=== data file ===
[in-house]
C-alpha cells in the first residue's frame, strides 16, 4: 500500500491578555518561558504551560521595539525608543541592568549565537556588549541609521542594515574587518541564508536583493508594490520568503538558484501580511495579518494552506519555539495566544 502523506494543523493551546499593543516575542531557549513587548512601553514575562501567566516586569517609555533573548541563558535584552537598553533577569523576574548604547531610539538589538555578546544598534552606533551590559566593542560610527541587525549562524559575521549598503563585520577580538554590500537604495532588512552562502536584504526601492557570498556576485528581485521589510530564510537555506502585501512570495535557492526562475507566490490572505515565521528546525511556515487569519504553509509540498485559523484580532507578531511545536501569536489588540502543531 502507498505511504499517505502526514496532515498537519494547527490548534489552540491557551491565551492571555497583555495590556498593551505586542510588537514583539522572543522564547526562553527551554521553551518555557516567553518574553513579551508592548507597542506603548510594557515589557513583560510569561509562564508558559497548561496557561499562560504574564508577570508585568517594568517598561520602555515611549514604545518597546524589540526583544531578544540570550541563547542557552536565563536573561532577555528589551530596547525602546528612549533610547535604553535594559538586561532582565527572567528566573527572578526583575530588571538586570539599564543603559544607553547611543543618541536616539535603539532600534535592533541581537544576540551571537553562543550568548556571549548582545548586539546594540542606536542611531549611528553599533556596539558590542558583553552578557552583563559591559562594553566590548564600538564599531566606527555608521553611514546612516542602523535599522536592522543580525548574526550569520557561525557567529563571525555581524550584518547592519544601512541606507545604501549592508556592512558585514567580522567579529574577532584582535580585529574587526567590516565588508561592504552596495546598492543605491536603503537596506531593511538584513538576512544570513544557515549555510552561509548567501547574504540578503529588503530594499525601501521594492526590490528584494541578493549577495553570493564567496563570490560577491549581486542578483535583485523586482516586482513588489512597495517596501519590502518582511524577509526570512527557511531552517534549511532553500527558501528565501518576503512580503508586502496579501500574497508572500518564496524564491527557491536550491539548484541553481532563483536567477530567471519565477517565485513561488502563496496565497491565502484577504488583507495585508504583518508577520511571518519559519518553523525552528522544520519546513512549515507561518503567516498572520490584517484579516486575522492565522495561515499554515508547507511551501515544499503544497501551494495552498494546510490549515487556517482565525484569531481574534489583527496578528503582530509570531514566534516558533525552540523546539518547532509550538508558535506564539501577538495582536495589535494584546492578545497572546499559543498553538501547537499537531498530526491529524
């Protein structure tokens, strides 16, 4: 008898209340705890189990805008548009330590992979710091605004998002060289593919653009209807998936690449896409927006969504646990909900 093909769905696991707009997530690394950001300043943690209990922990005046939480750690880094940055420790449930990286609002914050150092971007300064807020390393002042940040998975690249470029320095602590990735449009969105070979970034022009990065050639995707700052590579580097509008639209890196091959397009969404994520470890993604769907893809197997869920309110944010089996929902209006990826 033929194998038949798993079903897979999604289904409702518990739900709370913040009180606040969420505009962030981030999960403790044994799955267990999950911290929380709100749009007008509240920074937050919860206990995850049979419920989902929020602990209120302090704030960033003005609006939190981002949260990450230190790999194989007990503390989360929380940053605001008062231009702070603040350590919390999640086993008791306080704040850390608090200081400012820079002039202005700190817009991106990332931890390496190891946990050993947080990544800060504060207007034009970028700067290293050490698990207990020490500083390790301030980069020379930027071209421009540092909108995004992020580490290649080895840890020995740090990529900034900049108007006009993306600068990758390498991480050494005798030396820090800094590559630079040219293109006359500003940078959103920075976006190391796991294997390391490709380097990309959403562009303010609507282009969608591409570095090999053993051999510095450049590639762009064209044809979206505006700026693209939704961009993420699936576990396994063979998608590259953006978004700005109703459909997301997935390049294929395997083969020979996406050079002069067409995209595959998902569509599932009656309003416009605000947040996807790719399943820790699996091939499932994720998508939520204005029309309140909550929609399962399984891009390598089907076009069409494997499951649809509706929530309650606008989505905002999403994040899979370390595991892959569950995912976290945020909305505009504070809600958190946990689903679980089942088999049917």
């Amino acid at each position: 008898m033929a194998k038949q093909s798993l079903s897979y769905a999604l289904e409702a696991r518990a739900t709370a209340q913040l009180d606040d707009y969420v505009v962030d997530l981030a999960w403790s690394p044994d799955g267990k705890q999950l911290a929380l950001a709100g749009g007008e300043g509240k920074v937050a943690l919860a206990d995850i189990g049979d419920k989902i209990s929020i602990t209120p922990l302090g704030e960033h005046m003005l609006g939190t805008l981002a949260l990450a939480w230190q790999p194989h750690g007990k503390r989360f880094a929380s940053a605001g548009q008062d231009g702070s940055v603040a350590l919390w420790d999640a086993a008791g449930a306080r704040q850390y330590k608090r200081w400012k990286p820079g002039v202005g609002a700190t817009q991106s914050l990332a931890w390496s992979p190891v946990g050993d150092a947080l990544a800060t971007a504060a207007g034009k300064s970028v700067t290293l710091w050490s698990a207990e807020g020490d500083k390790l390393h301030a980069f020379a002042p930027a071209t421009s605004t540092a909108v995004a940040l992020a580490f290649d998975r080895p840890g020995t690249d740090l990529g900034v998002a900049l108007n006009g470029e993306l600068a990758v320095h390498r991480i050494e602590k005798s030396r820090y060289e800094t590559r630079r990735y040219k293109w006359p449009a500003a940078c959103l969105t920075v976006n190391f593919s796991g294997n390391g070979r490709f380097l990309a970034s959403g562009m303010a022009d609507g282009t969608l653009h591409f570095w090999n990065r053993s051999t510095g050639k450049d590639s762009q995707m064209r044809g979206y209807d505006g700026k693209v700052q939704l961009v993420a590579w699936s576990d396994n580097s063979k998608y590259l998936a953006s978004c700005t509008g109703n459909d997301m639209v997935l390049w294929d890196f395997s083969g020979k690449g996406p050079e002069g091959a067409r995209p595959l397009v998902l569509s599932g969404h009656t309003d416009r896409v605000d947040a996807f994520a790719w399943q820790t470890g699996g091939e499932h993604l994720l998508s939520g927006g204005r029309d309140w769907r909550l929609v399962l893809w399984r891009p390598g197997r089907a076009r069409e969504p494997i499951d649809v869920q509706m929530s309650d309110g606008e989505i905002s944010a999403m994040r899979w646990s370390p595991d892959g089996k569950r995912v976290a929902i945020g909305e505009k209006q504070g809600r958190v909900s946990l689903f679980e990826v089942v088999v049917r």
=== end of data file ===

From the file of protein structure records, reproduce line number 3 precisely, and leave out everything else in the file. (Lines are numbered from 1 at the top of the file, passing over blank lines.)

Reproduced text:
């Protein structure tokens, strides 16, 4: 008898209340705890189990805008548009330590992979710091605004998002060289593919653009209807998936690449896409927006969504646990909900 093909769905696991707009997530690394950001300043943690209990922990005046939480750690880094940055420790449930990286609002914050150092971007300064807020390393002042940040998975690249470029320095602590990735449009969105070979970034022009990065050639995707700052590579580097509008639209890196091959397009969404994520470890993604769907893809197997869920309110944010089996929902209006990826 033929194998038949798993079903897979999604289904409702518990739900709370913040009180606040969420505009962030981030999960403790044994799955267990999950911290929380709100749009007008509240920074937050919860206990995850049979419920989902929020602990209120302090704030960033003005609006939190981002949260990450230190790999194989007990503390989360929380940053605001008062231009702070603040350590919390999640086993008791306080704040850390608090200081400012820079002039202005700190817009991106990332931890390496190891946990050993947080990544800060504060207007034009970028700067290293050490698990207990020490500083390790301030980069020379930027071209421009540092909108995004992020580490290649080895840890020995740090990529900034900049108007006009993306600068990758390498991480050494005798030396820090800094590559630079040219293109006359500003940078959103920075976006190391796991294997390391490709380097990309959403562009303010609507282009969608591409570095090999053993051999510095450049590639762009064209044809979206505006700026693209939704961009993420699936576990396994063979998608590259953006978004700005109703459909997301997935390049294929395997083969020979996406050079002069067409995209595959998902569509599932009656309003416009605000947040996807790719399943820790699996091939499932994720998508939520204005029309309140909550929609399962399984891009390598089907076009069409494997499951649809509706929530309650606008989505905002999403994040899979370390595991892959569950995912976290945020909305505009504070809600958190946990689903679980089942088999049917």